I read this Fantasy short story decades ago. I read it in French in a collection. As in two of my previous questions, it was not a collection of Fantasy, just one Fantasy story among several mainstream stories by the same French author, probably of the 19th century. I just checked, he was neither Théophile Gautier, who wrote La cafetière nor Prosper Mérimée who wrote La Vénus d'Ille.

A rather rich man comes back to his mansion. He hears a lot of noise inside. He opens the door and all his furniture leaves his mansion by itself. He tries to stop a not too big piece of furniture, and fails. He goes to the police but in order not to pass for a madman, he just tell them his place was burglarised and all his furniture stolen. The police fails to find any of the stolen items.

He does not want to live in the empty mansion so he goes on a long trip. At some point of his travel (back in France, but not particularly close to his place), he enters an antiquarian shop. And he is flabbergasted to see all of his belongings there. He buys a few of his own objects, and goes to the police to tell them where he had found them. The police goes to the shop, but it is totally empty, and the owner has disappeared.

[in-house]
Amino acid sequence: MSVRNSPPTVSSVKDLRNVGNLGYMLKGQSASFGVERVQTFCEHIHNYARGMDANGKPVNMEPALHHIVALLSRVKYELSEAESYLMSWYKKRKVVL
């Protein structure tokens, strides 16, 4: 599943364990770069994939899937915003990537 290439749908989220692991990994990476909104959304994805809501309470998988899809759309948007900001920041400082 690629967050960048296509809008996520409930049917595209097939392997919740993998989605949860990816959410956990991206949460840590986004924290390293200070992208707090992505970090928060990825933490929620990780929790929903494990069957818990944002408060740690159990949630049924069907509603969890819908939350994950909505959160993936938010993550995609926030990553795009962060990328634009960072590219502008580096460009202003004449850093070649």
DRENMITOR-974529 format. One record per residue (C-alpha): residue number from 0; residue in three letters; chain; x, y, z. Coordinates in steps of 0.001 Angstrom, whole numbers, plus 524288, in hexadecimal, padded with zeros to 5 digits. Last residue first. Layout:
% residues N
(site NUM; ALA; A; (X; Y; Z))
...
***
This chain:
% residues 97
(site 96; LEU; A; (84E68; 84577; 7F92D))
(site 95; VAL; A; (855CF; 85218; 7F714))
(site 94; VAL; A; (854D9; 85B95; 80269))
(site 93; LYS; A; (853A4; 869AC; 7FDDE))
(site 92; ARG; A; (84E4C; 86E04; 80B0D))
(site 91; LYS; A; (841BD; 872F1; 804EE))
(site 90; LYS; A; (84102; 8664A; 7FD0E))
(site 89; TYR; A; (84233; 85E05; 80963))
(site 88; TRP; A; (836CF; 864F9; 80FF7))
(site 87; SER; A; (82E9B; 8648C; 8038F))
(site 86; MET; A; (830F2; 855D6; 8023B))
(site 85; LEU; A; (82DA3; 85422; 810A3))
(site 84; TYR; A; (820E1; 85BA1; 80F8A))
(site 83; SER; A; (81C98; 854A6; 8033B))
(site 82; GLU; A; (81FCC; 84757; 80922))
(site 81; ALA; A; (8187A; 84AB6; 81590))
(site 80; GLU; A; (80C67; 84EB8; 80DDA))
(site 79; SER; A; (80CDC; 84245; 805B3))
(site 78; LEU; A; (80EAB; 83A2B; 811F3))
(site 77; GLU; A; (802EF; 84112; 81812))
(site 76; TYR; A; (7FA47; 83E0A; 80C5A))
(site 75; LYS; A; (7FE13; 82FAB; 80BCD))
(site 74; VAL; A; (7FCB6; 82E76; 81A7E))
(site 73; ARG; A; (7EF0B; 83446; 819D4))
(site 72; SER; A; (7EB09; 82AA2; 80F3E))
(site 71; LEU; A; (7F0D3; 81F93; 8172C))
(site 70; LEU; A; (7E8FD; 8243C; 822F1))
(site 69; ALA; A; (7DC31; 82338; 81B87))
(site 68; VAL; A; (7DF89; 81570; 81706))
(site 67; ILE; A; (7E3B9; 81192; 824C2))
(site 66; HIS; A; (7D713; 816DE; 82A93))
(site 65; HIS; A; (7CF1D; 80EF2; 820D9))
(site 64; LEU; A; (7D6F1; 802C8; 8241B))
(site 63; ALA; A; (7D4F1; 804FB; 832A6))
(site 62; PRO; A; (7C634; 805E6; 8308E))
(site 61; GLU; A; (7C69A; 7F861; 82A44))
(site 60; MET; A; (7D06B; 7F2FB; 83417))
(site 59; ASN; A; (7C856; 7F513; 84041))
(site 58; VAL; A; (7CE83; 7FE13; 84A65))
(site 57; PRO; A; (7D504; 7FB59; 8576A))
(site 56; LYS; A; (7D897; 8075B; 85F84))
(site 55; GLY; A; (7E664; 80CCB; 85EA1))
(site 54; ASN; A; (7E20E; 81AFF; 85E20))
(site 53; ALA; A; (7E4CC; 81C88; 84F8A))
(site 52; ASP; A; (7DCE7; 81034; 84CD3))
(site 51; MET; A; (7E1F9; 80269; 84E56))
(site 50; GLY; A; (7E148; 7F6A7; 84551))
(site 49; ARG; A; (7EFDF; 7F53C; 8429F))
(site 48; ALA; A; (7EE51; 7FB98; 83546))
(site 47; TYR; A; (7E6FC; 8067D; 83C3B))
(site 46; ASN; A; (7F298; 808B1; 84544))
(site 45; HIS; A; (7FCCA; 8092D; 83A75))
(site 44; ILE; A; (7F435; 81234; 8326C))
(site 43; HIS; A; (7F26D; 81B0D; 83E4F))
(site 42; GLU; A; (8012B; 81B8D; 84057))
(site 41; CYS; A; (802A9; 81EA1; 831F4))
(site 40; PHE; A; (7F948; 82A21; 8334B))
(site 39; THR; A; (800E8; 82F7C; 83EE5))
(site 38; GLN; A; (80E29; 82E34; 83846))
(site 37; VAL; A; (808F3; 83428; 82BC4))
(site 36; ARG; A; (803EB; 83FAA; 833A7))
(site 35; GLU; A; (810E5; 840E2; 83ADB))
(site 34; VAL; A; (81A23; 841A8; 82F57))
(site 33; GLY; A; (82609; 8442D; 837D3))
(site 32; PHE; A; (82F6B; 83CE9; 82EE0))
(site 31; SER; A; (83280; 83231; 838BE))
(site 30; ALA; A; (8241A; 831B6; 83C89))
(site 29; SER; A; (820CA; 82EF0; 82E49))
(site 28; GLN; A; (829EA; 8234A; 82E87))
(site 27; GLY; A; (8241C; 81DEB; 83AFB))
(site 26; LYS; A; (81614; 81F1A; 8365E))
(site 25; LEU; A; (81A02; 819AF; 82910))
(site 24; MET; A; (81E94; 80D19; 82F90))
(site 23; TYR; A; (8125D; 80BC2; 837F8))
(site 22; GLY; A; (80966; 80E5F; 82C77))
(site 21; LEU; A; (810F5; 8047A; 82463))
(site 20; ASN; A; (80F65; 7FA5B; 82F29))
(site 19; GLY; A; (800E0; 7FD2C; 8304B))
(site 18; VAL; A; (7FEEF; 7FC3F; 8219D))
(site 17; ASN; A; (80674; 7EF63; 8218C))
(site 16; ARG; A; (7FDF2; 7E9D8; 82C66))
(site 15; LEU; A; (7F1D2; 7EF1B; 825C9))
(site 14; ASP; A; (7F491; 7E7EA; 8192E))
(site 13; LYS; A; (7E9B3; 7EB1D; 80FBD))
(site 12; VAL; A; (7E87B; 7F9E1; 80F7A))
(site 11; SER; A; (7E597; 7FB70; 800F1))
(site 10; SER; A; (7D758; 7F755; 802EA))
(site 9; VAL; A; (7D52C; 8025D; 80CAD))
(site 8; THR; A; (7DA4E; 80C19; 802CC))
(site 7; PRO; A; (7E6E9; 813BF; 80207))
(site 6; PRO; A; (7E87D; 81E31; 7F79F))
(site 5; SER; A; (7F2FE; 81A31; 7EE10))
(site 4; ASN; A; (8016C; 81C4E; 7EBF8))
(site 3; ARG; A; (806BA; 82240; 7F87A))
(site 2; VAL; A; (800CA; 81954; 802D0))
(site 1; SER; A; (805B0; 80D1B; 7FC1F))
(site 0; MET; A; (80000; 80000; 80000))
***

Shortly afterwards, a servant writes to him to tell him all his furniture is back. He does not know how that happened.

1 Answer 1


I'm going to take a punt and say this is Qui Sait? by Maupassant.

I cannot find an English translation, and my French is not good enough for me to read the original, but I found this article that describes the story as:

"Qui Sait?" ("Who Knows?") concerns the mysterious disappearance, presumably under their own power, of a whole household of valuable and pedigreed antique furniture during one night and its subsequent , inexplicable reappearance in an antique shop in another town, followed by its equally inexplicable appearance once more in its owner's chateau in its original condition and position. The mysterious, eccentric, and seemingly anthropomorphized conduct of the mobilier is ambiguously represented. It cannot be the hallucination of the narrator, for his servant recognizes when the furniture disappears and testifies to its reappearance. Whether it is an actuality or a mental aberation (at the end the narrator commits himself voluntarily to an asylum), the title begs the question: qui sait?


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